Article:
Southwestern Historical Quarterly
The Burr Conspiracy. By Thomas Perkins Abernethy. New York
(Oxford University Press), 1954. Pp. vii+3ol. $6.oo.
Professor Abernethy of the University of Virginia does not
merely revise McCaleb and earlier accounts of this controversial
episode. He does erect on former foundations a superstructure
of collateral evidence which if it had been presented to the United
States Circuit Court for the District of Virginia, sitting at Rich-
mond in May, 1807, might have proved the consummation of an
overt act. The justification for this additional study is found, the
author says in his preface, in new and unexplored sources, notably
Carter's Territorial Papers.
For the first time, the "conspiracy" is given its proper setting,
a significant episode of a new nation in ferment and a manifesta-
tion of the transmontane territorial problem, which Professor
Abernethy is well qualified to interpret. This singular event, about
which Burr's contemporaries knew less and cared even less than
we, happened among a resourceful and daring breed of men in a
restless land of brooding remoteness and adventure. Residents of
the Mississippi Territory were detached from the "experiment"
in Washington. They could hardly be loyal (or disloyal) to a gov-
ernment which was uninterested or even hostile to their aims and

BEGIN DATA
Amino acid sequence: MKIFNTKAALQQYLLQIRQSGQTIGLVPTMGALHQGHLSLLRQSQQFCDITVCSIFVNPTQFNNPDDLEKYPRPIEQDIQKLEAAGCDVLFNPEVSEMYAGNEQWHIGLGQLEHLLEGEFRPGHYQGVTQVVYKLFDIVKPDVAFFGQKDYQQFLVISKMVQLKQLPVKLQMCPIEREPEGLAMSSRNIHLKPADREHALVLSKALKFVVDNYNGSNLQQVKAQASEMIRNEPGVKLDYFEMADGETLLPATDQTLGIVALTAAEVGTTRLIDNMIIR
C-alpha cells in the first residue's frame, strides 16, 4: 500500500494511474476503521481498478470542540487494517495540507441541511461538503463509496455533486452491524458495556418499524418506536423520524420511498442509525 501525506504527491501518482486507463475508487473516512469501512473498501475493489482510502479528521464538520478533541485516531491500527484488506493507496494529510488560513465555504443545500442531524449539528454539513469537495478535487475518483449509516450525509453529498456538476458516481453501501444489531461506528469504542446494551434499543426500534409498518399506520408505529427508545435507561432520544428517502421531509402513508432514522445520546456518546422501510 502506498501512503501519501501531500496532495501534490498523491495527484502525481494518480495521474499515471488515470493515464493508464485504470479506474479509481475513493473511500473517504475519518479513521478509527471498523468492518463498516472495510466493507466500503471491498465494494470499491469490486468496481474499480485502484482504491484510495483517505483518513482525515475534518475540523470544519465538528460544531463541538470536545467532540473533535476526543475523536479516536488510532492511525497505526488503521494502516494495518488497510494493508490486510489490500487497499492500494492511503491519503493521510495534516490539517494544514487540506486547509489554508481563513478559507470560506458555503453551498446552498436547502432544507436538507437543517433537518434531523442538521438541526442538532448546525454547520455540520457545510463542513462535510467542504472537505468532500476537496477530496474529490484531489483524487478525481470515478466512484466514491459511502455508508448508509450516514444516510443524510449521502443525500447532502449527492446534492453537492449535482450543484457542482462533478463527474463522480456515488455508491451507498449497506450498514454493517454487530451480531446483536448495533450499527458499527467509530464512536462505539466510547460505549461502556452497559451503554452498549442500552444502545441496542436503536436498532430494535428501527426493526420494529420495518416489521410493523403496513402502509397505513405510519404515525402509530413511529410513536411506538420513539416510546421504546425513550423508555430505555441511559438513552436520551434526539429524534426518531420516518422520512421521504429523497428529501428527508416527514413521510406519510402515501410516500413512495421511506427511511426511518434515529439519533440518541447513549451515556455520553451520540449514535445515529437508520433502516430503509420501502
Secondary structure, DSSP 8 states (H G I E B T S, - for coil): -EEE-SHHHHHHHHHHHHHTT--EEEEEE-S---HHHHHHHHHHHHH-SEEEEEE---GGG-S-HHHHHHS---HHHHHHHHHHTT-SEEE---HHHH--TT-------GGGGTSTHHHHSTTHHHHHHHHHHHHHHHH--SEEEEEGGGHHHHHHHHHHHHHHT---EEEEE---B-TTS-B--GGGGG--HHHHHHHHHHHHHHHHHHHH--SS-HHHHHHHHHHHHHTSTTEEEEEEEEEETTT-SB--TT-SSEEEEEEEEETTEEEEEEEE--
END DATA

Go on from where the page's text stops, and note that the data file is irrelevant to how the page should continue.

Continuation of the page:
interests. Unsettled foreign problems related to the Southwest
Territory and machinations of British, French, and Spanish agents
accentuated the dissatisfaction of these forgotten men. It also al-
lowed a clever schemer to tack his course with uncertain winds
of foreign affairs and so to hedge and adapt to any eventuality.
Hence the specific purpose for which Burr collected money,
stockpiled supplies, and assembled troops was not clear; it was
The writer gives the lack of national unity and ideals proper
emphasis. Loyalty to the new nation was not an inherent attribute
of citizenship. Treason or disloyalty were not the heinous crimes
they are today. It is significant that Washington and his colleagues
were simply anti-British, and Daniel Webster's was the first gen-
eration of national patriots. In Burr's day, General James Wilkin-
son combined the highest rank in the army with retainer's fee as
Spanish agent. In Randolph's opinion he was a "grander rascal"
than Burr, but he still had the conscience to be the star govern-
Texas State Historical Association. The Southwestern Historical Quarterly, Volume 59, July 1955 - April, 1956. Austin, Texas. The Portal to Texas History. http://texashistory.unt.edu/ark:/67531/metapth101162/. Accessed May 22, 2013.